Beyond Here Lies Nothing – Book Reviewposted by
A few years ago, Gary McMahon mesmerized a couple of thousand readers with an apocalyptic vision of an urban nightmare. The Concrete Grove (with its stand out artwork by Vincent Chong) came at a restless time when the real world seemed to hold up a sobering mirror to our own dark insecurities – not only in Gary’s native England but for the collective world as a whole. With poverty, crime, and the decaying municipal jungle of The Grove as his playground, Gary tapped into some of the things that truly scare us in this modern age. Although the supernatural trappings were original (sinister hummingbirds are certainly no trope), they seemed more of side dish to the main course: a human prison in the guise of derelict suburb. Its sequel, Silent Voices, continued the tale but in a more enclosed and domesticated framework. With Beyond Here Lies Nothing, the author serves symmetry by taking his last book of the trilogy to the same lofty heights we experienced in The Concrete Grove.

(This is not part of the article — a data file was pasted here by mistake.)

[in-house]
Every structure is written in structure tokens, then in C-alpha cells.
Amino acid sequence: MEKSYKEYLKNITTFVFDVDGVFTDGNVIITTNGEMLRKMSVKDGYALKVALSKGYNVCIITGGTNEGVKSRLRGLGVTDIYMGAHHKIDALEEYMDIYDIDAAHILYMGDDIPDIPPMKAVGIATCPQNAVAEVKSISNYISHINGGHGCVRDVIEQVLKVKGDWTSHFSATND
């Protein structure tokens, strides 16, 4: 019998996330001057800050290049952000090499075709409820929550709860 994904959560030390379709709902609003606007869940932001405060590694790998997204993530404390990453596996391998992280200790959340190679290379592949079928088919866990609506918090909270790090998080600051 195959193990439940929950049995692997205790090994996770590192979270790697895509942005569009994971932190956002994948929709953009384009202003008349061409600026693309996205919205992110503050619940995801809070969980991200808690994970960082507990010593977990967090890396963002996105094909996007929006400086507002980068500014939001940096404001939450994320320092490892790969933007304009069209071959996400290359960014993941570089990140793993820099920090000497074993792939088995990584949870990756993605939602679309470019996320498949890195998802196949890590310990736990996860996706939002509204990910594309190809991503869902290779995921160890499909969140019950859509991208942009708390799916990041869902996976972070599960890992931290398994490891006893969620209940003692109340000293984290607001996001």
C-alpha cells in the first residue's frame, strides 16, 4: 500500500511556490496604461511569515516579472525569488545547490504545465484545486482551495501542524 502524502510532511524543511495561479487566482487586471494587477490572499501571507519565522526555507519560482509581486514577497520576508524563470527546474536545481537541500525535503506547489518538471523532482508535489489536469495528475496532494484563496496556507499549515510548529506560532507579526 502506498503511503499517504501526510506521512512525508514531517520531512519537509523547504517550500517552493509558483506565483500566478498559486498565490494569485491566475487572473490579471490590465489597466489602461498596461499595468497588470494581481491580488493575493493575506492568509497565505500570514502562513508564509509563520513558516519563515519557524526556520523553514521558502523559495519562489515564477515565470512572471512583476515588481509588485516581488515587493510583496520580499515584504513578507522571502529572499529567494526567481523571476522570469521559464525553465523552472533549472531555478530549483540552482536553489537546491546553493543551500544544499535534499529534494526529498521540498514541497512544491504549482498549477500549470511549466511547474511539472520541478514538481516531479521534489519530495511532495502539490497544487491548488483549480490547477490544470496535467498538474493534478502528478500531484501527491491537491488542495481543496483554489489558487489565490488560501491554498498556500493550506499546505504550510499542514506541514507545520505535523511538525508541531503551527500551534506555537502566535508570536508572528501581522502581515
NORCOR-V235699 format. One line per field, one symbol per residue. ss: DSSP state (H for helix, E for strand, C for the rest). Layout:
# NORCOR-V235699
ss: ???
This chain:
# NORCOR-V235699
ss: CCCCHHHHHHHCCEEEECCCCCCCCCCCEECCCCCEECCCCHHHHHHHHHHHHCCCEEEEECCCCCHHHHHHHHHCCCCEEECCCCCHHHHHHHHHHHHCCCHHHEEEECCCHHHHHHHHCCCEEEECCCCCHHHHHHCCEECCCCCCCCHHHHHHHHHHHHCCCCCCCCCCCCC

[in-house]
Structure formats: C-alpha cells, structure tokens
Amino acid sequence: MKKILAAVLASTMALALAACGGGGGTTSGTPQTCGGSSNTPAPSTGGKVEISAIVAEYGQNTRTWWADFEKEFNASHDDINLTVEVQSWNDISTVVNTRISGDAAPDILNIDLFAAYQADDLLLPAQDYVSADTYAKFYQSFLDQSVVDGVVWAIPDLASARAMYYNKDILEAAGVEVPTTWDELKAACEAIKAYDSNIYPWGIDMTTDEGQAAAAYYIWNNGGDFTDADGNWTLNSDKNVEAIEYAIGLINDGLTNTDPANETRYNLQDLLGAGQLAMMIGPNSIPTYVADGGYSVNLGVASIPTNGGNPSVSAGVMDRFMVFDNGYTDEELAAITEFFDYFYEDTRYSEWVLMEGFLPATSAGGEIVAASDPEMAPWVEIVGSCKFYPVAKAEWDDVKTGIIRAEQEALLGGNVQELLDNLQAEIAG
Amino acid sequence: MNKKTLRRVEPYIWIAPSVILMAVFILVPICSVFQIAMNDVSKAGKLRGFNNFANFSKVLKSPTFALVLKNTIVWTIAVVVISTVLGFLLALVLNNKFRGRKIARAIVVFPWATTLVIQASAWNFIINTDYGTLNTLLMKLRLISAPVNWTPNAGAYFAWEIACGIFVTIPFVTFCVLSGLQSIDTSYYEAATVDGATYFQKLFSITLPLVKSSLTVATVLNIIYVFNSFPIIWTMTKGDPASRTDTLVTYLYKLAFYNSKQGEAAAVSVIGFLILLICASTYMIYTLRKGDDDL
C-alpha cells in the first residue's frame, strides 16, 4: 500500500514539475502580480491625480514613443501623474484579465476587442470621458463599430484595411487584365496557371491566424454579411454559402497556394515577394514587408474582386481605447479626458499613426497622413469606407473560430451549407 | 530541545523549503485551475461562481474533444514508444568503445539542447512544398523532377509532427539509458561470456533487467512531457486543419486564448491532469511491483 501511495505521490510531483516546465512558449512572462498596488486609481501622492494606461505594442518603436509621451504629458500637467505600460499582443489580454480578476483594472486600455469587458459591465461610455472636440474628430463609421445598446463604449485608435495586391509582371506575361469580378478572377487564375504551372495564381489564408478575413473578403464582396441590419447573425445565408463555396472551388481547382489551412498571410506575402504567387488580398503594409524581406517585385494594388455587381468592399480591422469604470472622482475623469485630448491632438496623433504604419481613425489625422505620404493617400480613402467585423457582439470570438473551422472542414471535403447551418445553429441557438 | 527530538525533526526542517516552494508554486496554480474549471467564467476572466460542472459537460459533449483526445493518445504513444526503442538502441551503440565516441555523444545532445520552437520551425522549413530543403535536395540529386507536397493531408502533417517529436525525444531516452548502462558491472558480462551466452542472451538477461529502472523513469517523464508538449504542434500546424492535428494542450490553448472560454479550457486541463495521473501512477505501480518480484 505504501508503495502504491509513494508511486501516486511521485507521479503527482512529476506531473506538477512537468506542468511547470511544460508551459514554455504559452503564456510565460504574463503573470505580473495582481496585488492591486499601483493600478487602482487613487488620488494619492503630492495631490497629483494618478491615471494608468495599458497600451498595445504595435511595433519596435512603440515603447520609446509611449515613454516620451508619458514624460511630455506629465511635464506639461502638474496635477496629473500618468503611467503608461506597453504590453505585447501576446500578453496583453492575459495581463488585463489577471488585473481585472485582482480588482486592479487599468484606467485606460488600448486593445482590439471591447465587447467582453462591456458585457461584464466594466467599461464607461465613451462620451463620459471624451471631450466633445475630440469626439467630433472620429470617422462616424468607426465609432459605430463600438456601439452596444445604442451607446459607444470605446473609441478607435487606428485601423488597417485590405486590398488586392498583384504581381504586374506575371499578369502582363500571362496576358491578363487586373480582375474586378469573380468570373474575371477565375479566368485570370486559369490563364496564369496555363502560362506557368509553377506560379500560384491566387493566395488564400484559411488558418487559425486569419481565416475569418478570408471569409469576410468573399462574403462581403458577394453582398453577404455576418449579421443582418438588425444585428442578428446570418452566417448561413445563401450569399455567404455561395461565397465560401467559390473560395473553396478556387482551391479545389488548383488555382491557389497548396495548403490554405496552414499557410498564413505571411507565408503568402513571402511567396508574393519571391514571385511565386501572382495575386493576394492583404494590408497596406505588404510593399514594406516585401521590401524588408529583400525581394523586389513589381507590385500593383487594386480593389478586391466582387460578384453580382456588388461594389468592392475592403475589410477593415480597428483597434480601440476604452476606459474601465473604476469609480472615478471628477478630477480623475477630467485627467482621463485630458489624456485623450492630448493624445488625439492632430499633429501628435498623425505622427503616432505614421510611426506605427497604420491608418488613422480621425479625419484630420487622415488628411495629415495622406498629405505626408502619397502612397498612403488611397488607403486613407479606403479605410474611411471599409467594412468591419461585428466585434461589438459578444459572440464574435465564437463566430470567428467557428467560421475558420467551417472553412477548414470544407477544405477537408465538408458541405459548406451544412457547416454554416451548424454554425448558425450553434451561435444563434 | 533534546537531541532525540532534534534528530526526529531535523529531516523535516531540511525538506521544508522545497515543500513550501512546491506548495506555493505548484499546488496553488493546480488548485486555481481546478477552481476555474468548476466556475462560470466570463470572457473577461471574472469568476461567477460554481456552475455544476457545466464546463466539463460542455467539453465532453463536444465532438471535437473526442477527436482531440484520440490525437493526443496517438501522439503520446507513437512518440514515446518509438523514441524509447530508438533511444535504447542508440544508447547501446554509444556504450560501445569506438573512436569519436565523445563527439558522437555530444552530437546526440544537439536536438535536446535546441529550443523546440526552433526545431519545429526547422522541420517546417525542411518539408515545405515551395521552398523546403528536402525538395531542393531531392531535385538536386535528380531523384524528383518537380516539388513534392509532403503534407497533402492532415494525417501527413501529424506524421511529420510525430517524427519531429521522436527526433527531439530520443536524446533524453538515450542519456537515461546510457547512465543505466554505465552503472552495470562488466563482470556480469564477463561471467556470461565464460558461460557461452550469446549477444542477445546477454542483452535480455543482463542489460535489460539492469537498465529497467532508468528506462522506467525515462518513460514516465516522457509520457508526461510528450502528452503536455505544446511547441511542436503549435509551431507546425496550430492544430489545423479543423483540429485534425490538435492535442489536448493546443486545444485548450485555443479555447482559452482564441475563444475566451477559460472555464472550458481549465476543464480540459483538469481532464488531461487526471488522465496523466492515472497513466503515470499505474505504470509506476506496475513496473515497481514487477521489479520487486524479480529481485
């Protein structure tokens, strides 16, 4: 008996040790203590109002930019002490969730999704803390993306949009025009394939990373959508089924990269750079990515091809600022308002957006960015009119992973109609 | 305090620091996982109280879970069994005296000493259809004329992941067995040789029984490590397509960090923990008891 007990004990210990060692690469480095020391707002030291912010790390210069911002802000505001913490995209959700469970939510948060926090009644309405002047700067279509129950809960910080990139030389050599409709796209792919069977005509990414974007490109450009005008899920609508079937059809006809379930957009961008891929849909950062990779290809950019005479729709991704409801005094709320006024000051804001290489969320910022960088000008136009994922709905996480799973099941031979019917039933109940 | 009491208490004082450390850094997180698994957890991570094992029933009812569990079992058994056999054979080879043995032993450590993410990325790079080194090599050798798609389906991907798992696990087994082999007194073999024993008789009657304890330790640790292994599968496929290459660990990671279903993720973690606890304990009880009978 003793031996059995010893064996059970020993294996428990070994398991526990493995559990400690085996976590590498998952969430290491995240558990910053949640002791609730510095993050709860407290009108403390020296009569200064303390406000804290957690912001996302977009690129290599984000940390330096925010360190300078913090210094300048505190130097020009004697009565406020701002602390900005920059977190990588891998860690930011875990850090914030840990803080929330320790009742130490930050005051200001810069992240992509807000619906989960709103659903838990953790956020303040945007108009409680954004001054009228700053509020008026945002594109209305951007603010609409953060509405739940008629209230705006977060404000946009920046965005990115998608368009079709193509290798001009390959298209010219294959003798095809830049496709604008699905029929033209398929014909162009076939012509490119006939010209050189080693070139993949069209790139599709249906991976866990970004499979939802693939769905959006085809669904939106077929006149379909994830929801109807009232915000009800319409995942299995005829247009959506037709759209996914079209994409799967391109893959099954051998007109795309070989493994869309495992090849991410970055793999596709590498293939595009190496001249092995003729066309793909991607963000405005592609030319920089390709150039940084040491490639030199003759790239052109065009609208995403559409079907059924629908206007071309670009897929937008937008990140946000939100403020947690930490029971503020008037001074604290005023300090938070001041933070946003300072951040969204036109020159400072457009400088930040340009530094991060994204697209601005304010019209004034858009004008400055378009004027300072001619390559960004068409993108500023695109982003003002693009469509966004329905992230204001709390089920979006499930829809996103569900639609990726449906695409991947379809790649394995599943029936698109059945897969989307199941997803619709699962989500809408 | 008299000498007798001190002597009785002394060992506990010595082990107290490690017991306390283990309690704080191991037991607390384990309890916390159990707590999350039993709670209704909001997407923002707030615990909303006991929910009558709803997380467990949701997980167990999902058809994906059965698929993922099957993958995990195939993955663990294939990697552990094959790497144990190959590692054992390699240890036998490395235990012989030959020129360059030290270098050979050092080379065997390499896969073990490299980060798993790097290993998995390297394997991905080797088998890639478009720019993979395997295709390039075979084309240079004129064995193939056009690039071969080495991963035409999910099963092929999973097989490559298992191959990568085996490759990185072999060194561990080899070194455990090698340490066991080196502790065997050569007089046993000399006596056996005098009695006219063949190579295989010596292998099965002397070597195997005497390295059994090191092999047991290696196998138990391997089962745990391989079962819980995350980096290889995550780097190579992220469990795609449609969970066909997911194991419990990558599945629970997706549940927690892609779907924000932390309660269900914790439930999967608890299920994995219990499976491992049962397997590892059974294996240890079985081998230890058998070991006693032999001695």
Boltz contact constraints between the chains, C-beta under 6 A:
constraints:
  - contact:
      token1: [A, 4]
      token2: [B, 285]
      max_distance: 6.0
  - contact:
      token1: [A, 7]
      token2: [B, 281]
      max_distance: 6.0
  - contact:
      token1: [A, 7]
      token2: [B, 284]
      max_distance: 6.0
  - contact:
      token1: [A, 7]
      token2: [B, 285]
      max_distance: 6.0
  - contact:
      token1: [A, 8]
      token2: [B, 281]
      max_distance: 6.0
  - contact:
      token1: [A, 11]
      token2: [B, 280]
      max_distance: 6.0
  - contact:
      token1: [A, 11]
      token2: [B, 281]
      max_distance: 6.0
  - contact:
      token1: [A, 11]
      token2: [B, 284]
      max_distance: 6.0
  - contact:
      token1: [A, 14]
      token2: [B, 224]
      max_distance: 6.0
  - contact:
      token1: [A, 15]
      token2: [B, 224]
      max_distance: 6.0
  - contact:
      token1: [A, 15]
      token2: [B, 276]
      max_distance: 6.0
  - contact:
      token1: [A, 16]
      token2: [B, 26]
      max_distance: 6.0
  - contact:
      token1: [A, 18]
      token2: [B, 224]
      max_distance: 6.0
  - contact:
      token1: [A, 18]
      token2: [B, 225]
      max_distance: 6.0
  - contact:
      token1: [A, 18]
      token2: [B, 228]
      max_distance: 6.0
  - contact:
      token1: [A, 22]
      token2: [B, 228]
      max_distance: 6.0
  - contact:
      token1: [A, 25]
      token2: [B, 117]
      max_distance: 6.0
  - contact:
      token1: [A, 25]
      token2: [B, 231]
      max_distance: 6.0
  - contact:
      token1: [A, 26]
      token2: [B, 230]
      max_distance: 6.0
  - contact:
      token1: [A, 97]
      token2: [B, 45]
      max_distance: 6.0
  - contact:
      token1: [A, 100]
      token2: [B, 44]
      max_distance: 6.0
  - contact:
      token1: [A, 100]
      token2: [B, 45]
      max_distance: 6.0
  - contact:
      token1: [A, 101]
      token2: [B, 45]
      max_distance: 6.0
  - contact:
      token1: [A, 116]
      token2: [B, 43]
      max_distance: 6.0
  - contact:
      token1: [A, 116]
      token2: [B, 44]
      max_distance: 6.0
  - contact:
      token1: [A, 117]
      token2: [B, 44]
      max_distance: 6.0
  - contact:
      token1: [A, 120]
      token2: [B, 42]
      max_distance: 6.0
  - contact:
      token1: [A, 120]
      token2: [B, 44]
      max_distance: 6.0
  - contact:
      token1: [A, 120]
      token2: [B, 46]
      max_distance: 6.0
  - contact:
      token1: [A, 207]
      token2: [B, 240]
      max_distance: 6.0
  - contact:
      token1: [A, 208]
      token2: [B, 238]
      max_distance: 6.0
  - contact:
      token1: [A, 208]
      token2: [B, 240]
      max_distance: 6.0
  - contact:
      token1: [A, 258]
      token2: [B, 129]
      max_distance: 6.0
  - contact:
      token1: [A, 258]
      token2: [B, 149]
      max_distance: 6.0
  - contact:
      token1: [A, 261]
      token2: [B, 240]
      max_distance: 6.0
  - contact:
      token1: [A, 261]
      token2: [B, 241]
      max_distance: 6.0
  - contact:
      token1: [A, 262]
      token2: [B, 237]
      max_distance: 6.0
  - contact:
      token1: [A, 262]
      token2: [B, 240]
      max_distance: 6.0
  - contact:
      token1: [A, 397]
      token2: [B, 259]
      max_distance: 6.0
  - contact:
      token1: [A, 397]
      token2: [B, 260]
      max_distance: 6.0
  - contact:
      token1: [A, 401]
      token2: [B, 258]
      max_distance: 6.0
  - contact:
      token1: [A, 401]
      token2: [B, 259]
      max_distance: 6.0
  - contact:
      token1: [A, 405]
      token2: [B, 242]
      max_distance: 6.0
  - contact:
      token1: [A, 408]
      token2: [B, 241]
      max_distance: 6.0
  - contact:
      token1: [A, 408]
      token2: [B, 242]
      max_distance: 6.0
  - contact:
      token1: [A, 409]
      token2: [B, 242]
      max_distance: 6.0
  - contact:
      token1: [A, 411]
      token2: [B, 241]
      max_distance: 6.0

This outing concerns another new character, Marc Price. (An individual who feels like he’s been in the trilogy for its entirety). He comes back to The Grove to research a book about the ‘Northumberland Poltergeist’ – an infamous case from the 1970s: twins haunted by the spirit they nicknamed Captain Clickety. Soon a relationship is underway with a local woman – the mother of one of the ‘Gone Away Girls’: children that were abducted years previous with no evidence of what happened to them. That bygone case has also left an indelible mark on local cop Royle, a hardened man with an addiction to alcohol who seems to embody the Grove itself.
Not far from The Needle, scarecrows appear with their heads plastered in photographs of the missing and the dead.
In this, the culmination of a large story arc, Gary McMahon accomplishes what he sets out to do: horrify. There were times during this reading I felt genuinely unnerved (rare for someone schooled in the genre). Poetic and mystical, Gary is tapping into his own brand: a dark school of thought that I suspect we’ve only just seen the surface of.